In Cambodia, in a place known as Koh Ker, 60 miles northeast of the Angkor Wat complex, lies another large important urban site. In one of the temples, dating from the mid-900s (thus about 200 years older than the famous sculptures at Angkor Wat) there were a pair of sandstone statues depicting scowling athlete-combatants in intricate headdresses positioned in battle-ready stances flanking one of the entrances. The pair of sculptures ('five feet tall and weighing 250 pounds'), were still in position in old photos of the temple. The site however was one of those plundered in the 1970s amid the chaos of power struggle and genocide, when the Khmer Rouge ravaged Cambodia from 1975 to 1979. Looters hacked their way into long-inaccessible temples, pillaged priceless antiquities and sold them to Thai and Western collectors.
In 2007 archaeologist Eric Bourdonneau located one of the Koh Ker statues as being on display since 1980 at the Norton Simon Museum in Pasadena, California. The lower portion matches perfectly the pedestal from which it had been detached and which still stands in situ on the site. Norton Simon, an industrialist and collector, reportedly bought this statue in 1975 from a leading Madison Avenue antiquities dealer, William H. Wolff.
Now there is controversy about the other one, offered for sale last year at Sotheby's with a catalog estimate of $2 million to $3 million. The item was withdrawn on the day it was to be sold, March 24, 2011, after a Cambodian official working with the United Nations stated “that this statue was illegally removed from the site”, “illegally removed” from the country and asked Sotheby’s to “facilitate its return.” The Cambodian government also contacted the State Department, prompting an ongoing investigation by the Department of Homeland Security’s Immigration and Customs Enforcement branch.
Archaeologists and Cambodian officials say the case of the footless statue is all the more poignant because of the country’s recent history of genocide and plunder, and because researchers have found the very pedestal and feet belonging to the artwork.Sotheby’s says that the seller is a “noble European lady” who acquired it in 1975. Although it was severed from its feet and pedestal, which were left behind at a remote Cambodian archaeological site, Sotheby’s says there is no proof that it was taken illegally. They say that their pre-sales research proved that its unnamed client has had “clear title” to the work since buying it from Spink & Son in London in December 1975. Most inconveniently, or perhaps conveniently, a spokeswoman for Spink said the 1975 records about where the company had obtained the statue were no longer available.
Jane A. Levine, senior vice president and worldwide compliance director for Sotheby’s (and also now CPAC member) says that because the statue was exported “long before the passage of a 1993 Cambodian law that nationalized cultural heritage,” there were no restrictions on its sale or auction. This seems not to be true. There is a 1925 French colonial law declaring all antiquities from Cambodia’s multitude of temples to be “part of the national domain” and “the exclusive property of the state.” This law seems to have remained in force after Cambodian independence in 1953:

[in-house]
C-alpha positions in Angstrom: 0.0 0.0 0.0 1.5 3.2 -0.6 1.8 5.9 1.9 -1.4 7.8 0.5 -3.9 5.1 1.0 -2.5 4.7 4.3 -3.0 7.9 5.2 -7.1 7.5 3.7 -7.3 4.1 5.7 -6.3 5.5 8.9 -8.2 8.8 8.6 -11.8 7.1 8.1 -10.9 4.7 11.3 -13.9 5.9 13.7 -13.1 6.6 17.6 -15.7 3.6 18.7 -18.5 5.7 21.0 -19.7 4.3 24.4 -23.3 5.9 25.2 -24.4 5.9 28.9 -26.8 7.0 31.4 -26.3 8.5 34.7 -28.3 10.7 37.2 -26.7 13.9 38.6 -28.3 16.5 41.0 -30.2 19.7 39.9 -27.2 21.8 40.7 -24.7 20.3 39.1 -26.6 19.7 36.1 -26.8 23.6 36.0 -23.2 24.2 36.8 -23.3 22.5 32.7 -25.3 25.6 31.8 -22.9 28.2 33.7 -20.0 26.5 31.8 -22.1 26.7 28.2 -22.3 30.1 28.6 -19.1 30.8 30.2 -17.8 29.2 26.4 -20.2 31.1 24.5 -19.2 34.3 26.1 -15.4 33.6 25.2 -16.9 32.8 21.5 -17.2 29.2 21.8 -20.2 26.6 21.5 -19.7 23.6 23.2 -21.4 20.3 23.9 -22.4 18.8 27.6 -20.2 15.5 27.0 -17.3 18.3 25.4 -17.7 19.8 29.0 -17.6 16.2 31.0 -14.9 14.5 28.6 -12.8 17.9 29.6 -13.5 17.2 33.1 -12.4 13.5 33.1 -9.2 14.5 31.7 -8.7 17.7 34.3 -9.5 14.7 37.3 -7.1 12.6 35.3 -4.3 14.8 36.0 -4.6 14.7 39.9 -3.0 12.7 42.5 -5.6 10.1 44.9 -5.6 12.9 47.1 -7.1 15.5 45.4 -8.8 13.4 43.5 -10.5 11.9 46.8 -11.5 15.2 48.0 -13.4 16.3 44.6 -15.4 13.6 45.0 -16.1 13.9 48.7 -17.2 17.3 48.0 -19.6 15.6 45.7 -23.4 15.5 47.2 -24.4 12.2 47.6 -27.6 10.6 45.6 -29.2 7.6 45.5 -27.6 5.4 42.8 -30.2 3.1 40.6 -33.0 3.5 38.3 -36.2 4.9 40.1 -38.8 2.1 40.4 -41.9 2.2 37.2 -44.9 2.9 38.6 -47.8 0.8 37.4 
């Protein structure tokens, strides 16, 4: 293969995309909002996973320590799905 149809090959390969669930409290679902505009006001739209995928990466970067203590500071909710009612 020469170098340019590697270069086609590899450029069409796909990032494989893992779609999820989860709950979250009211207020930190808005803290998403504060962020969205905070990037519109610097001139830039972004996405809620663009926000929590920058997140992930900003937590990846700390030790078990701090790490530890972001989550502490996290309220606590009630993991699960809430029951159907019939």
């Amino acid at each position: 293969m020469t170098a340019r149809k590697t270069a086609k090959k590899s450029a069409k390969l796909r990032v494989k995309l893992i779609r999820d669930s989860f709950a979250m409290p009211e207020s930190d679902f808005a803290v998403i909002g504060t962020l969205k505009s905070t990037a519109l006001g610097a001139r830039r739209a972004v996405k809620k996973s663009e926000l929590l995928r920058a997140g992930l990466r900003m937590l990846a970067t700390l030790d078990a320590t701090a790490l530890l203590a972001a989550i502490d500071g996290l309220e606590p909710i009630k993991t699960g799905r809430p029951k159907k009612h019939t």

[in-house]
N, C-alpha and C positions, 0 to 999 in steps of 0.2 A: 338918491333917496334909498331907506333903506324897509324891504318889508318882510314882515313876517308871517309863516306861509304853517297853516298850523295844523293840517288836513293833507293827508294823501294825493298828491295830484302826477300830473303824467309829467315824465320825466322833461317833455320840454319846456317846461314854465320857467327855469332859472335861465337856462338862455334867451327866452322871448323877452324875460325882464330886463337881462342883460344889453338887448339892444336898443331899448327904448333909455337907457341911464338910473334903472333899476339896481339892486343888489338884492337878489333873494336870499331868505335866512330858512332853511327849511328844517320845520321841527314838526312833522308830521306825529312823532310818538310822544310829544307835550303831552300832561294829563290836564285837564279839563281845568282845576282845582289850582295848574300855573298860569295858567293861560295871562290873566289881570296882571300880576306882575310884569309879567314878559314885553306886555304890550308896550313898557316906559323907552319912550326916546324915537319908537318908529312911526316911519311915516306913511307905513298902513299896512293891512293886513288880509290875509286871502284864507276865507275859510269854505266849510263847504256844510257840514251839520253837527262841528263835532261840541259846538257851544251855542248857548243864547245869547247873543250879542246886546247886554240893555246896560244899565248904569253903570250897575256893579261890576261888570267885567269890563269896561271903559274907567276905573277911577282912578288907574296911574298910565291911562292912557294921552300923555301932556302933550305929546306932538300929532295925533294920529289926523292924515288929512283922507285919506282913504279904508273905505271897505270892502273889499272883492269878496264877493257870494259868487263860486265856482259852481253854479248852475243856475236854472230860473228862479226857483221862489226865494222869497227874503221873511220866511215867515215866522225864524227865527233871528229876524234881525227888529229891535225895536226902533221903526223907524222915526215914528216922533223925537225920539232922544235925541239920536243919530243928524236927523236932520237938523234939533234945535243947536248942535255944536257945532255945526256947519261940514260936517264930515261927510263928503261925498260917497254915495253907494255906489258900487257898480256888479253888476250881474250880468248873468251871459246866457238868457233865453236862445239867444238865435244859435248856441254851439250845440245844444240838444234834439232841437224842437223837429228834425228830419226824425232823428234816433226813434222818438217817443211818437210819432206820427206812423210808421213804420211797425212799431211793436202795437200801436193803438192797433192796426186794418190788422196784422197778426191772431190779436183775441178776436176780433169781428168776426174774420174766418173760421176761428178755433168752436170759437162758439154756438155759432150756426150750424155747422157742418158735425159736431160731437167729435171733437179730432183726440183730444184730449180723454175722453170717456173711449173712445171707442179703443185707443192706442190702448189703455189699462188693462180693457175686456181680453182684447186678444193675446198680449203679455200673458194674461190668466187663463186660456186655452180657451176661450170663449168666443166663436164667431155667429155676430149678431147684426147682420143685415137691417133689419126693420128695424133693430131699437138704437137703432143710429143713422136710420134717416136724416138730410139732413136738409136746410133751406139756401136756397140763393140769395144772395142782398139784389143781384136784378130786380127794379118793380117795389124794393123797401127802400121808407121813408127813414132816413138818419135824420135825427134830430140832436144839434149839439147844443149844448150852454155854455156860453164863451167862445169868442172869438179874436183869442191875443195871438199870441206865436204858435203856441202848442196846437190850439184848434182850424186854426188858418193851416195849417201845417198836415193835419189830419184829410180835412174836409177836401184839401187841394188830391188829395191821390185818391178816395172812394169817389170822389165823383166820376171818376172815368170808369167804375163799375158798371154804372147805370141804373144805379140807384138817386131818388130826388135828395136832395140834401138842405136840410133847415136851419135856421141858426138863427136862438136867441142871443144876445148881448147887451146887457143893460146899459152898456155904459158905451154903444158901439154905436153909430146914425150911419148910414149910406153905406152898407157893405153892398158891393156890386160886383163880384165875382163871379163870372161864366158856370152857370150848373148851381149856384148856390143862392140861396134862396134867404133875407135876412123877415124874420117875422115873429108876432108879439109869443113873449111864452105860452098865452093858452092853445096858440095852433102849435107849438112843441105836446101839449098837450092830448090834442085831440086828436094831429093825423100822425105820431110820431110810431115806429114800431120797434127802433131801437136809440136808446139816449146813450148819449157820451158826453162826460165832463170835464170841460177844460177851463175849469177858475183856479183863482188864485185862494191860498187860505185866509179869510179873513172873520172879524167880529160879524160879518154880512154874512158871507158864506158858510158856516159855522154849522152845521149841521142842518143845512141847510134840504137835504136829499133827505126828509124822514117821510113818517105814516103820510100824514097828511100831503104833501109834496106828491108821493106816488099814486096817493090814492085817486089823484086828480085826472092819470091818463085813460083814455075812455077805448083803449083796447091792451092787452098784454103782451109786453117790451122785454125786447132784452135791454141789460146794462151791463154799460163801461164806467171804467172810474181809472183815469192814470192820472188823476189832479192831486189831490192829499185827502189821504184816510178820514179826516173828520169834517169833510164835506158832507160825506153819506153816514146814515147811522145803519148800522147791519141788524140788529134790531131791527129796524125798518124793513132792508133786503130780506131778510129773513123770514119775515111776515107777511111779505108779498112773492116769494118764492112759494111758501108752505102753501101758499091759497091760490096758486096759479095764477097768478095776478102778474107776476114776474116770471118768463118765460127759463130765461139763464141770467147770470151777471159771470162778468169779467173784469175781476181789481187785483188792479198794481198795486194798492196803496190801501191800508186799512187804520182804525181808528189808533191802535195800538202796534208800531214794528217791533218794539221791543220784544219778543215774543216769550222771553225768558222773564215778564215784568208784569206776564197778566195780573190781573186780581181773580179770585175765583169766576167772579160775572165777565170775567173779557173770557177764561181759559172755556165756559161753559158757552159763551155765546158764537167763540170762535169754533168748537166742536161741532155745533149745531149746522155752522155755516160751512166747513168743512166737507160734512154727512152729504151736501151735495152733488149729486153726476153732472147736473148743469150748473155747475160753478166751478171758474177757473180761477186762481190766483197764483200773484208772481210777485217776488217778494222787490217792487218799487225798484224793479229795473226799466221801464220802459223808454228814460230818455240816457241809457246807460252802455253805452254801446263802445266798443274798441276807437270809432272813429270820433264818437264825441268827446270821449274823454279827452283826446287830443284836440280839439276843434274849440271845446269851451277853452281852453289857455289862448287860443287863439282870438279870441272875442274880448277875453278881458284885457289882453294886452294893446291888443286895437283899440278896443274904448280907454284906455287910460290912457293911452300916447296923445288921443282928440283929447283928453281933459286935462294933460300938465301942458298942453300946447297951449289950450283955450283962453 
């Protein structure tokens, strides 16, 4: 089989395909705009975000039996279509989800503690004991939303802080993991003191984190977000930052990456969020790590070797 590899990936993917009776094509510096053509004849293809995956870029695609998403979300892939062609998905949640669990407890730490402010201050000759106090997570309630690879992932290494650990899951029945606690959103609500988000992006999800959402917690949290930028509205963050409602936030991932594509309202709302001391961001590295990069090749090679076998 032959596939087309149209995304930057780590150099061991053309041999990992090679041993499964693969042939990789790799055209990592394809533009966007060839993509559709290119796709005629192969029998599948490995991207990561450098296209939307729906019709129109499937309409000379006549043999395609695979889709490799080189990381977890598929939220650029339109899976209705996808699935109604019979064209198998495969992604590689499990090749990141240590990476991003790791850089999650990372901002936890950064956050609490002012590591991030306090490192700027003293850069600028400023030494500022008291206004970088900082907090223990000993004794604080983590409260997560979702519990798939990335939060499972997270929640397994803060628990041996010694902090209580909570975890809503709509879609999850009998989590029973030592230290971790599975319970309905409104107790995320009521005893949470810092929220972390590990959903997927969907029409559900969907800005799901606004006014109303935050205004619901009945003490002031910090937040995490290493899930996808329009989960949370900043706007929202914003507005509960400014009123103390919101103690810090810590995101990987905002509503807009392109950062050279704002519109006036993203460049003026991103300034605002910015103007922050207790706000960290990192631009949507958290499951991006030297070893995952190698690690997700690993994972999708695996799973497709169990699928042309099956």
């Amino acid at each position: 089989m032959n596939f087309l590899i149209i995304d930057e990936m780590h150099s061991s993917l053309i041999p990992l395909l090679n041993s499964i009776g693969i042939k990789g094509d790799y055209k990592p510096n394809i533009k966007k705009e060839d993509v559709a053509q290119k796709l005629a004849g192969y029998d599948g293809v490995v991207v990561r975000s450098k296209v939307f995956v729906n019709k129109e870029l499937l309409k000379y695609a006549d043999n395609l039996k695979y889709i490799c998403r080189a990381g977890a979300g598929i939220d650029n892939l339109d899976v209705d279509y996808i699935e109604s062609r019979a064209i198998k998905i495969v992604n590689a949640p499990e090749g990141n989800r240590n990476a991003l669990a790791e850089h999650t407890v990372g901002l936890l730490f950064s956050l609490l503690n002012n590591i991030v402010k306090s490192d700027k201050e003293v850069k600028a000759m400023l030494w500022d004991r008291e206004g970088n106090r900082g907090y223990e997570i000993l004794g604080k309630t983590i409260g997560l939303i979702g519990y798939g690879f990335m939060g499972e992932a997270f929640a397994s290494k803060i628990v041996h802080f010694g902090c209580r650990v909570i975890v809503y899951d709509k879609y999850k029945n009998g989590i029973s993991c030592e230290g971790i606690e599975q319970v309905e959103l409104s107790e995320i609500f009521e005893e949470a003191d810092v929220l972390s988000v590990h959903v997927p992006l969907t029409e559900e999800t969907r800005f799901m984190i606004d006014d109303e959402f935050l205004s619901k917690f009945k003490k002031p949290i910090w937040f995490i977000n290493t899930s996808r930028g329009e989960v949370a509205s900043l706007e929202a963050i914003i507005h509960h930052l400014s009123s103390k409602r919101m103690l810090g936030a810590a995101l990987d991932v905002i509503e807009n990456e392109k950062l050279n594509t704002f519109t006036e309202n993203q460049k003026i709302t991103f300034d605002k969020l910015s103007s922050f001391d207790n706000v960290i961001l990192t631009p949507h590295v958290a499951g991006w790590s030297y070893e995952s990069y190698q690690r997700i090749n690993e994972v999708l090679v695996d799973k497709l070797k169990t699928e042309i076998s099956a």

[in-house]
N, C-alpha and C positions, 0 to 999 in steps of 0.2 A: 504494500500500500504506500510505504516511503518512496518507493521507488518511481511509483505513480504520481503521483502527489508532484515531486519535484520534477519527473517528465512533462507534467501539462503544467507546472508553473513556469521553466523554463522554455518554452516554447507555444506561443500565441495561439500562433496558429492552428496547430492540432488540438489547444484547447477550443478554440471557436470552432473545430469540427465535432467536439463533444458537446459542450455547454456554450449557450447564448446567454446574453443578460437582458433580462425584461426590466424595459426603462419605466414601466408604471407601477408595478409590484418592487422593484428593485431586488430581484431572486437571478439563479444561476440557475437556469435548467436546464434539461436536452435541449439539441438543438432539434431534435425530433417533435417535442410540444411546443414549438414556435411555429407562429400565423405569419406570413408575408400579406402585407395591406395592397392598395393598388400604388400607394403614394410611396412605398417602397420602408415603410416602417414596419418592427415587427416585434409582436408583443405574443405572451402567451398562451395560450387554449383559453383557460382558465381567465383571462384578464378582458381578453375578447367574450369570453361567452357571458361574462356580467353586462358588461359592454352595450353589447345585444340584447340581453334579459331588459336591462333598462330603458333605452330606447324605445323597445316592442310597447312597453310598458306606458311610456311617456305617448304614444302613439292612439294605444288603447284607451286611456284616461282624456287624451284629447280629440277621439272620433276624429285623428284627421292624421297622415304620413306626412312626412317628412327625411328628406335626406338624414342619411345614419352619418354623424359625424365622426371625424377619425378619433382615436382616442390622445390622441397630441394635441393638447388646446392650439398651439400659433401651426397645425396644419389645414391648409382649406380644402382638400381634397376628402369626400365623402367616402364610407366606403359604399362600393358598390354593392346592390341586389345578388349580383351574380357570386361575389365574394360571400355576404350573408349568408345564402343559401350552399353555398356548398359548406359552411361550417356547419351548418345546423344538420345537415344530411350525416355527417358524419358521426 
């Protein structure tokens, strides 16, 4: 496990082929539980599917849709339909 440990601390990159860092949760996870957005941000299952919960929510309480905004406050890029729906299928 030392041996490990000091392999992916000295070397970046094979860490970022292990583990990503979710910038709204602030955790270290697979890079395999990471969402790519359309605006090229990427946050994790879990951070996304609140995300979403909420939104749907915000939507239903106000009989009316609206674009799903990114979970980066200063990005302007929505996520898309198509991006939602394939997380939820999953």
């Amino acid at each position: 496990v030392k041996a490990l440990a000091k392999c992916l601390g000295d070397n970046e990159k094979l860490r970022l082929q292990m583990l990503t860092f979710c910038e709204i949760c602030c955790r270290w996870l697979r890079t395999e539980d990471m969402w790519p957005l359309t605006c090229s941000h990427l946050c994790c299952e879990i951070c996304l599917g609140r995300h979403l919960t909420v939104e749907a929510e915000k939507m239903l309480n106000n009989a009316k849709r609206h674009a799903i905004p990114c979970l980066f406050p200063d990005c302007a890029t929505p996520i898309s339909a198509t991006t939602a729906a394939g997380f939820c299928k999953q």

Tess Davis, executive director of the Lawyers’ Committee for Cultural Heritage Preservation and the Cambodia scholar who dug out the law, said it had been analyzed by three French-speaking lawyers conversant in cultural heritage litigation and by [Anne] LeMaistre[, the Unesco representative in Phnom Penh]. All four say it “nationalizes ownership of Cambodian cultural artifacts.” If international legal authorities and American civil courts agree, the law could establish 1925, rather than 1993, as the dividing point after which Cambodian artifacts taken without government permits can be treated as stolen property. Cambodia would still have to prove that the statue was looted after 1925.Archaeologist Eric Bourdonneau says the relics were looted in the early 1970s. He said French records in Paris indicate that the statues were in place in 1939, and that the Koh Ker temple was thickly covered by jungle and inaccessible by road until it became a military staging area for Khmer Rouge and Vietnamese forces.
The New York Times journalists Mashberg and Blumenthalsum up the antiquities trade and the Koh Ker affair thus:
The quiet tussle over the relic reveals the swampy terrain of auctioning antiquities with incomplete or disputed pedigrees. Sellers with a good-faith belief in their ownership rights enter a landscape in which ethics and regulations are evolving, governments are increasingly assertive, and lawyers versed in arcane statutes are as necessary as jungle guides. “We live in a different world, and what was acceptable 50 years ago is no longer so,” said Matthew F. Bogdanos, a Marine Corps Reserve colonel and a lawyer, [...] “Whatever the letter of the law may state, in the end you have to ask yourself, ‘Does the item pass the smell test?’ ” [...] “Every red flag on the planet should have gone off (sic) when this was offered for sale,” said Herbert V. Larson Jr., a New Orleans lawyer and antiquities expert who teaches legal issues involving smuggled artifacts. “It screams ‘loot.’ ”[...] When asked whether the statue could have been stolen, Ms. Levine countered that the statue could have been removed any time in its thousand-year history, and said the word stolen was often “used loosely.”I must say, journalists Mashberg and Blumenthal do not seem very sympathetic to Ms Levine's position.
Source: Tom Mashberg and Ralph Blumenthal, 'Mythic Warrior Is Held Captive in an International Art Conflict', The New York Times, February 28, 2012
Vignette, two trunkless legs of stone alone in the jungle stand (after Agnes Dherbeys, The New York Times), map by New York Times.